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Clinton Delivers Optimistic Message at Vegas Market

Welcoming President Bill ClintonWelcoming President Bill Clinton to the Las Vegas Market are Bob Maricich, left, CEO of International Market Centers, and Bob Sherman, right, president of Serta, a sponsor of Clinton’s talk. Photo by Jim Laurie, WMC.
LAS VEGAS - Although the United States' economy remains fragile and the debt ceiling crisis has triggered a slide in the already-nervous financial markets, there are plenty of reasons for optimism, according to former President Bill Clinton, who spoke at the Las Vegas Market Aug. 2.
     Thousands of market attendees packed the World Market Center's Pavilion area for the keynote event, sponsored by Serta.
     In the wide-ranging speech, Clinton touched on issues affecting the global economy and offered insights on the political uproar over the debt ceiling.
     "The world we live in has three huge problems," he said. "It's highly unstable, it's too unequal and it isn't sustainable."
     He said the growing inequality between the wealthy and the poor is holding the world back from growth.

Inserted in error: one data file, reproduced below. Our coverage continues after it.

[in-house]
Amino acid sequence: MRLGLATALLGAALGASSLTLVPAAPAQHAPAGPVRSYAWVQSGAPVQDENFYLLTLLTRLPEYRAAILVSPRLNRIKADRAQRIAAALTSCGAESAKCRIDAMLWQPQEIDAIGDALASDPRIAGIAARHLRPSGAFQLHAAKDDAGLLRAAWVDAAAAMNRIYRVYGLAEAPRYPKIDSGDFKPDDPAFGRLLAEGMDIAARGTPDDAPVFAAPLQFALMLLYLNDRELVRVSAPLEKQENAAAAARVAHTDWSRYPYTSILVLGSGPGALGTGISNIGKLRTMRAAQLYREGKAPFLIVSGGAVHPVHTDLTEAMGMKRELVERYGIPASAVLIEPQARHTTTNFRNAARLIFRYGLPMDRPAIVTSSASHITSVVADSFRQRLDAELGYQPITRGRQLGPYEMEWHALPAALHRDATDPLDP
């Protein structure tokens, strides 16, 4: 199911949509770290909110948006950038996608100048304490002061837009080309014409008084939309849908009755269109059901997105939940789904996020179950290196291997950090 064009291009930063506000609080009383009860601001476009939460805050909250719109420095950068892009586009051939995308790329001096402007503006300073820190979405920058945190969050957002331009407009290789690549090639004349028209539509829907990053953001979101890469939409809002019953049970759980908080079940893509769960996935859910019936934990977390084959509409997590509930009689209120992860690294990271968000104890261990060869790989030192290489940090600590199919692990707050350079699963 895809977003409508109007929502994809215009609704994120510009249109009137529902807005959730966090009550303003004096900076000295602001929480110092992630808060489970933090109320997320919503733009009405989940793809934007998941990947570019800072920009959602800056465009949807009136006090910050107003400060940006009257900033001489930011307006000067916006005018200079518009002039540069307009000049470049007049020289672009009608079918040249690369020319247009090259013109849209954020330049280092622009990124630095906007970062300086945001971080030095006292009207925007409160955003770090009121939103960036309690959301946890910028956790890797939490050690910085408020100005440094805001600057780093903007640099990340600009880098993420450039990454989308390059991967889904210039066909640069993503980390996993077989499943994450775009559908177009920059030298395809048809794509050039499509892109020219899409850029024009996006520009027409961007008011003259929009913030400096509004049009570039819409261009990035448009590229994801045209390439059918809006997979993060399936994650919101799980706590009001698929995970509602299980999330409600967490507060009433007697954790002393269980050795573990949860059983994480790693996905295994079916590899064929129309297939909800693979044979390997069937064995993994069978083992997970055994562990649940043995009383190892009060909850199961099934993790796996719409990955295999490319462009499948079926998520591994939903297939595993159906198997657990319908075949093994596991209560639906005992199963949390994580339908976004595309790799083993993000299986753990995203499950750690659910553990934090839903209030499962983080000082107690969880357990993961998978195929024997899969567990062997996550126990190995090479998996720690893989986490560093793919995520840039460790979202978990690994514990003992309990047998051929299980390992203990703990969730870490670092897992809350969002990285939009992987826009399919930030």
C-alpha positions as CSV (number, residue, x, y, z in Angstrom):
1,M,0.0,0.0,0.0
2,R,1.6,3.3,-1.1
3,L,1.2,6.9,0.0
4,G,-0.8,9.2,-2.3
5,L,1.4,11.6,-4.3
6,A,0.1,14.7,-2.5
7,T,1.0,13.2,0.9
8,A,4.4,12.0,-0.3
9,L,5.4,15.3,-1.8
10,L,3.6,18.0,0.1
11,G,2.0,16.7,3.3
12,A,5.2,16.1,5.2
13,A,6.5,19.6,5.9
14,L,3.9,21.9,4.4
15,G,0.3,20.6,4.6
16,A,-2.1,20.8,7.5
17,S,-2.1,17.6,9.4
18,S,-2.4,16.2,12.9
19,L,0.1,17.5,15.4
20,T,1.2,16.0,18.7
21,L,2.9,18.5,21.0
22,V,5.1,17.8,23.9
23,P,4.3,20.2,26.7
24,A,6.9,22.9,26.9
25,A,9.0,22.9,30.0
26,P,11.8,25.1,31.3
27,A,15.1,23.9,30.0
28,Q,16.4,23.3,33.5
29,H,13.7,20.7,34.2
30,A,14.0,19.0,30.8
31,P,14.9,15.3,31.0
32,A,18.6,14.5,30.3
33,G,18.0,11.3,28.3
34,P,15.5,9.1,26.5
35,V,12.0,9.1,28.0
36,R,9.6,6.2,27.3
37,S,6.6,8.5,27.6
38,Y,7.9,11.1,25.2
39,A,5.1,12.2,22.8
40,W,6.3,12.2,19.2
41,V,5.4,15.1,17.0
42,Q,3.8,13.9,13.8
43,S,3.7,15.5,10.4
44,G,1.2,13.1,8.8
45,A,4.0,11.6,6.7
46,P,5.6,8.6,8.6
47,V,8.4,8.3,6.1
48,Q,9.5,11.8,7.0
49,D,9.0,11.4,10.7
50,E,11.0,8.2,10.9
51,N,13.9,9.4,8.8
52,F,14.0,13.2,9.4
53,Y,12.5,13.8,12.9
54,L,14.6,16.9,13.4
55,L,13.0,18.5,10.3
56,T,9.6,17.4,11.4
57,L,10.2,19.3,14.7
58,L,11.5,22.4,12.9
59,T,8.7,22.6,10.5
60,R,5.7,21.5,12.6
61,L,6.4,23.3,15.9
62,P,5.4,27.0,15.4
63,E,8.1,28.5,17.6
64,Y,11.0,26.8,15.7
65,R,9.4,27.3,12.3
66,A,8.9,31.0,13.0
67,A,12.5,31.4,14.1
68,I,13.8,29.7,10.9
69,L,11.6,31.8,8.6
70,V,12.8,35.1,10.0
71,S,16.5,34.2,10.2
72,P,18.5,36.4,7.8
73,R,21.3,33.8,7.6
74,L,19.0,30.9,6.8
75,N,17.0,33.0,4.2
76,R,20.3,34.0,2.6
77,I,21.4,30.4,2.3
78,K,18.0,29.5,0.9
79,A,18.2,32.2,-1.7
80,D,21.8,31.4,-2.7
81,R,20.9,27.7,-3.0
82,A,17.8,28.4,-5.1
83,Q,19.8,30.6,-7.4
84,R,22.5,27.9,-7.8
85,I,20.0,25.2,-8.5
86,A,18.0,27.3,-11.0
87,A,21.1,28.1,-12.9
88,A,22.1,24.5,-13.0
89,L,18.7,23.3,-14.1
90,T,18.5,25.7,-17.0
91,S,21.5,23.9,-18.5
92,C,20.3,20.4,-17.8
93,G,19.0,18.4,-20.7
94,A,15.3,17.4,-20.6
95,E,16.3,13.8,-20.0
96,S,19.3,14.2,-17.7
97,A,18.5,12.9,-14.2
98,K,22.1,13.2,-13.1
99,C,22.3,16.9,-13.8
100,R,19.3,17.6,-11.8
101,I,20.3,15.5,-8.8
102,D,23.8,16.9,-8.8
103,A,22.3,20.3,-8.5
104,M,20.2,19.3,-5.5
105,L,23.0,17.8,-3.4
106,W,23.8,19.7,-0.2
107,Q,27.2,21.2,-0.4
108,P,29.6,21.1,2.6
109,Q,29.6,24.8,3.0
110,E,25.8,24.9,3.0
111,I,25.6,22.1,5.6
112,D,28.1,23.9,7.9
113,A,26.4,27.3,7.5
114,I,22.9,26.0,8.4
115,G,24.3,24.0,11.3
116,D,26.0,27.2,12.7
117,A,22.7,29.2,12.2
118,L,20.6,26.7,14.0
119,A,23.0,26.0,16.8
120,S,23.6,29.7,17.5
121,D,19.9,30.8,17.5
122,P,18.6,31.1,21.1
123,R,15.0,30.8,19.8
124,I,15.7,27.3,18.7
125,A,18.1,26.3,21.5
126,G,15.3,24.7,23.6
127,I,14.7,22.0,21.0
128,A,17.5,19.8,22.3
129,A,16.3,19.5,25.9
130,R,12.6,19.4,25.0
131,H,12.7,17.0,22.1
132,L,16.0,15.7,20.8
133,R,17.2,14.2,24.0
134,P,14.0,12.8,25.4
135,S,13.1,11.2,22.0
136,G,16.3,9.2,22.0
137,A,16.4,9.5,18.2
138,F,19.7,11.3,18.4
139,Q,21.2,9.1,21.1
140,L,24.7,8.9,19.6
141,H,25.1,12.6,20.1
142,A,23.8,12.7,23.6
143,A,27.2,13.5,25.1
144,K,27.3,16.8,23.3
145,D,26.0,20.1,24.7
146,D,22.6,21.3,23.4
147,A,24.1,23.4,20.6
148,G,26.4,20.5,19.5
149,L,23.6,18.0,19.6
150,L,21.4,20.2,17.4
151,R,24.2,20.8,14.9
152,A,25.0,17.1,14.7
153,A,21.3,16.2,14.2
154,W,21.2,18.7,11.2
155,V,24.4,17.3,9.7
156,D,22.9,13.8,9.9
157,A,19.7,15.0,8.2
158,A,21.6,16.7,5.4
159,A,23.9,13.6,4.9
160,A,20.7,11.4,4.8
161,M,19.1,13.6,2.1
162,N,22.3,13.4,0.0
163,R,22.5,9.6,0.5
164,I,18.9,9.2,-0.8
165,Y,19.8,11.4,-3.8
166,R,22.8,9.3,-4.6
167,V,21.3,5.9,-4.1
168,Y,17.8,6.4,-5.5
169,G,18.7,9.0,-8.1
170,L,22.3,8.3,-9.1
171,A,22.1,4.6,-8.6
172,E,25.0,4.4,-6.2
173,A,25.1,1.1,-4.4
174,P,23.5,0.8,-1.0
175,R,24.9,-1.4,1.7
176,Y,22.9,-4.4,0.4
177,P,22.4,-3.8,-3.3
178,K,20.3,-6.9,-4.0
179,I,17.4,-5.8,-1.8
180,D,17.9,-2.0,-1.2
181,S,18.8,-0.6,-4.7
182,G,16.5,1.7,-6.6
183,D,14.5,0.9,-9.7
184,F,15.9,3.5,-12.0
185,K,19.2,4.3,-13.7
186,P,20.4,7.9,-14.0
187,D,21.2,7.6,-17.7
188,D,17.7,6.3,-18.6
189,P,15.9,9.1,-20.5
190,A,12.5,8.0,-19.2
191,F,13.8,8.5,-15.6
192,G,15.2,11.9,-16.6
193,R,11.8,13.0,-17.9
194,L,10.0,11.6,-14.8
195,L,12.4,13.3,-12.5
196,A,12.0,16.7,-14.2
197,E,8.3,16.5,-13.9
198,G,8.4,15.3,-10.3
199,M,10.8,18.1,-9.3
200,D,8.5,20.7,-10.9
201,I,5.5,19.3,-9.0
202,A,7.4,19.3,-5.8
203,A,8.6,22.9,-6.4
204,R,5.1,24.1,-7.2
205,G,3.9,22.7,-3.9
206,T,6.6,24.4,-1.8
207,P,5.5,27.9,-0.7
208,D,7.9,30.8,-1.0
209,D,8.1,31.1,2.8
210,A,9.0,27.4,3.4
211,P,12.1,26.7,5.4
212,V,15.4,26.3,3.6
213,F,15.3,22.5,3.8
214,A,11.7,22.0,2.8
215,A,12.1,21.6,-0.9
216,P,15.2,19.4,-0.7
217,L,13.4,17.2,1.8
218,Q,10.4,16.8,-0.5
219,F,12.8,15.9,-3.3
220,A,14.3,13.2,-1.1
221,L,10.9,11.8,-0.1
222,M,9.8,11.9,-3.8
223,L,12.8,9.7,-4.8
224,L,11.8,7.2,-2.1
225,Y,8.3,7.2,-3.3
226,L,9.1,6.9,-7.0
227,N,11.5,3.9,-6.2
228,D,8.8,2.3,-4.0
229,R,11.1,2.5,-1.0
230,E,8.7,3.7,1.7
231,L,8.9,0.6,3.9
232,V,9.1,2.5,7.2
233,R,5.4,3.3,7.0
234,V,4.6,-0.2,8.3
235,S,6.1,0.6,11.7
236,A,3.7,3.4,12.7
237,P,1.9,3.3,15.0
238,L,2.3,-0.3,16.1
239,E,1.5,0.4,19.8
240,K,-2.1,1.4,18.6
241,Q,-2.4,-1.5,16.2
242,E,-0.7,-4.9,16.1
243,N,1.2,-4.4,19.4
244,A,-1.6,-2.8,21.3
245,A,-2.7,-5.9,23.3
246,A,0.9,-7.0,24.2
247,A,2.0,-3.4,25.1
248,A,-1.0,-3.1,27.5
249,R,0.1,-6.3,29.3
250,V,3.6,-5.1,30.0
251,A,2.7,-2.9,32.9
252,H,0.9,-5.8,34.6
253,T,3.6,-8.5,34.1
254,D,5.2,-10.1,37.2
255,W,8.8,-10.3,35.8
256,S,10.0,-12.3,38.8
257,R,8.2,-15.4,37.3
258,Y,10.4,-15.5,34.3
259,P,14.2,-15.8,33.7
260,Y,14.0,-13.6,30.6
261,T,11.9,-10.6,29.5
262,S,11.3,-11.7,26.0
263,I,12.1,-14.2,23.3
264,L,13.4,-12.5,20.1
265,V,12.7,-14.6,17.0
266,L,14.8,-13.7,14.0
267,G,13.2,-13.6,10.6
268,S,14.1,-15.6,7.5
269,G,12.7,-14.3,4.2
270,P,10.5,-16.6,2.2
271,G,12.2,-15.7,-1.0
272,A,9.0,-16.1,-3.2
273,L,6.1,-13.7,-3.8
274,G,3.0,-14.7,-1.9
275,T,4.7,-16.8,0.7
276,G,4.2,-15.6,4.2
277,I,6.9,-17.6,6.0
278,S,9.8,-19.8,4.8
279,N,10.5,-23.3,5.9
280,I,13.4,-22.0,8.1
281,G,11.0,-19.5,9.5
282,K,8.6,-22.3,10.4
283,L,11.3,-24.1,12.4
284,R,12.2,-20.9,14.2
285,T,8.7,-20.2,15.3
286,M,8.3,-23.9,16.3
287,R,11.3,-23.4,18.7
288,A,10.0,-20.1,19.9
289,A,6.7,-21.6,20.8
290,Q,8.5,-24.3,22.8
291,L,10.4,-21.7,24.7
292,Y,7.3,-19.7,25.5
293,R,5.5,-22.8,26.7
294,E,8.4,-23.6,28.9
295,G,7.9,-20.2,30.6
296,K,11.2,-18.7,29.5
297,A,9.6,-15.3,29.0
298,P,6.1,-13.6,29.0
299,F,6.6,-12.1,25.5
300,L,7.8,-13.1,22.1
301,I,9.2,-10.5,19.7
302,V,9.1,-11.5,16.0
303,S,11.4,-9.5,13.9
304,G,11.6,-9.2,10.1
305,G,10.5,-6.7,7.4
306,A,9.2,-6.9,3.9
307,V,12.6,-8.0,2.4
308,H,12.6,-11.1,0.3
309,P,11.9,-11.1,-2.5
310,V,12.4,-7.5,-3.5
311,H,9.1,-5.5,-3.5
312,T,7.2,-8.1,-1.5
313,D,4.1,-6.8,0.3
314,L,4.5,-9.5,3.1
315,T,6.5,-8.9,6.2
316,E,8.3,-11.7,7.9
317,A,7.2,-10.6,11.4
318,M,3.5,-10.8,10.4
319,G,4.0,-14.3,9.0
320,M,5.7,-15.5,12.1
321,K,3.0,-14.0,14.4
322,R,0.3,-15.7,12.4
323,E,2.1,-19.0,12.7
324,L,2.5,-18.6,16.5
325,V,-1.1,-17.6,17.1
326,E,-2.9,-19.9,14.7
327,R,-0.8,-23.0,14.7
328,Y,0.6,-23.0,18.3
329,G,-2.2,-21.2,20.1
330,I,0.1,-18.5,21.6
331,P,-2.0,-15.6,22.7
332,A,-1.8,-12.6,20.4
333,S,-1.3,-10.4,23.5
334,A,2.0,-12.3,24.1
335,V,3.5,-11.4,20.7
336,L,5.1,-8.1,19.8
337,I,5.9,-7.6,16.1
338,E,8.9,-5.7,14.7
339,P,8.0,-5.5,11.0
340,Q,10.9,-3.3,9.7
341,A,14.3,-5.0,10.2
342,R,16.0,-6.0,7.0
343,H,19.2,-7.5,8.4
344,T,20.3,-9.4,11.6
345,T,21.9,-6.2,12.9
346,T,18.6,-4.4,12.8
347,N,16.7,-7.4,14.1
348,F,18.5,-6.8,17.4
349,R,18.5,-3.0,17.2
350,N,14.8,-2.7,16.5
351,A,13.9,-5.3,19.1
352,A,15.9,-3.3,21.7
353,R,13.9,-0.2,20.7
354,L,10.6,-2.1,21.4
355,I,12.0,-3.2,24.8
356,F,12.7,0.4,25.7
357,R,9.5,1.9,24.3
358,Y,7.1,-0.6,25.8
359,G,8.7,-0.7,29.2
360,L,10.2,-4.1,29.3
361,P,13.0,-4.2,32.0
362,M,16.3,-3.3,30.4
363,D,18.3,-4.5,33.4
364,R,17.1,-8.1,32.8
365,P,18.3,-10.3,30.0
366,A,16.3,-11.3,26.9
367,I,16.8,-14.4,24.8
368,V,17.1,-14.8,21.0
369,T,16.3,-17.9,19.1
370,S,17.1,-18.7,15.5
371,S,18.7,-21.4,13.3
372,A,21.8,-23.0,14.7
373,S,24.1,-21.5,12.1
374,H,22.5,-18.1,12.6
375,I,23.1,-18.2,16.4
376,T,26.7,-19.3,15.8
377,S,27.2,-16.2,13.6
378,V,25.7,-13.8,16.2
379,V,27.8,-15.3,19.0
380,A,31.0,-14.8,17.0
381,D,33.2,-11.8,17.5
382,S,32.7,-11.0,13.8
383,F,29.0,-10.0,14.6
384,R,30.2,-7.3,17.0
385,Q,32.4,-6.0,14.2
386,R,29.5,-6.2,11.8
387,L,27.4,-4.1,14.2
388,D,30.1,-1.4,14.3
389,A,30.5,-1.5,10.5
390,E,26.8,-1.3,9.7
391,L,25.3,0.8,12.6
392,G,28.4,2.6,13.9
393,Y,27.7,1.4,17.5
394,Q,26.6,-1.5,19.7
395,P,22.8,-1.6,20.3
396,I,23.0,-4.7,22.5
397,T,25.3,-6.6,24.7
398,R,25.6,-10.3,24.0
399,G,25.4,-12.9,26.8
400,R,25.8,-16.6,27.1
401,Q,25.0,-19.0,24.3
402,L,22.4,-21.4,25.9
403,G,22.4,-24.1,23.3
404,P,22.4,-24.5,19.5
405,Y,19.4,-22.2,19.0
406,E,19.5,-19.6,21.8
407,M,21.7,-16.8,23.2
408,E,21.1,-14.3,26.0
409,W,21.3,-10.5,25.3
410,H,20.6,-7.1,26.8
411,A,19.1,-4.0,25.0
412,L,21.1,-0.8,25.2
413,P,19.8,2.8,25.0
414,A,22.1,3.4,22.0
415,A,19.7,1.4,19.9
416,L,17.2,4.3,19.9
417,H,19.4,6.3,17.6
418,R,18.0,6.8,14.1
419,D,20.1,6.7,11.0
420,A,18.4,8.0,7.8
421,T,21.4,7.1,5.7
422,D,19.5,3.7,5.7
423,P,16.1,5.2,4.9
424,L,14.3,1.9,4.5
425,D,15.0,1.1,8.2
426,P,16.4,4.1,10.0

"This inequality prevents us from creating a world where the free trade rules have any chance of working," he said. "There's too much inequality to build a broad-based, consumer- driven economy."
     Clinton said that throughout history, countries tend to make the same mistakes.
     "They get too interested in preserving their position," he said. "As a result, the political system develops a heavy bias toward preserving gains rather than investing in the future. We have to put America back in the future business."
     He said the recent political debacle over raising the debt ceiling "may be great politics but it makes bad policy." While he said the debt is a legitimate issue that needs to be tackled in a bipartisan fashion, it should not be done until the economy really starts to rebound - probably in 2013 - because cutting spending or raising taxes too soon could trigger another downturn.
     After his talk, Clinton fielded pre-submitted questions through International Market Centers CEO Bob Maricich. The former president ended the evening on an upbeat note.
     "People have been betting against this country since before we were a country," he said. "We have been declared dead many times. So far, everyone that ever bet against America has lost."

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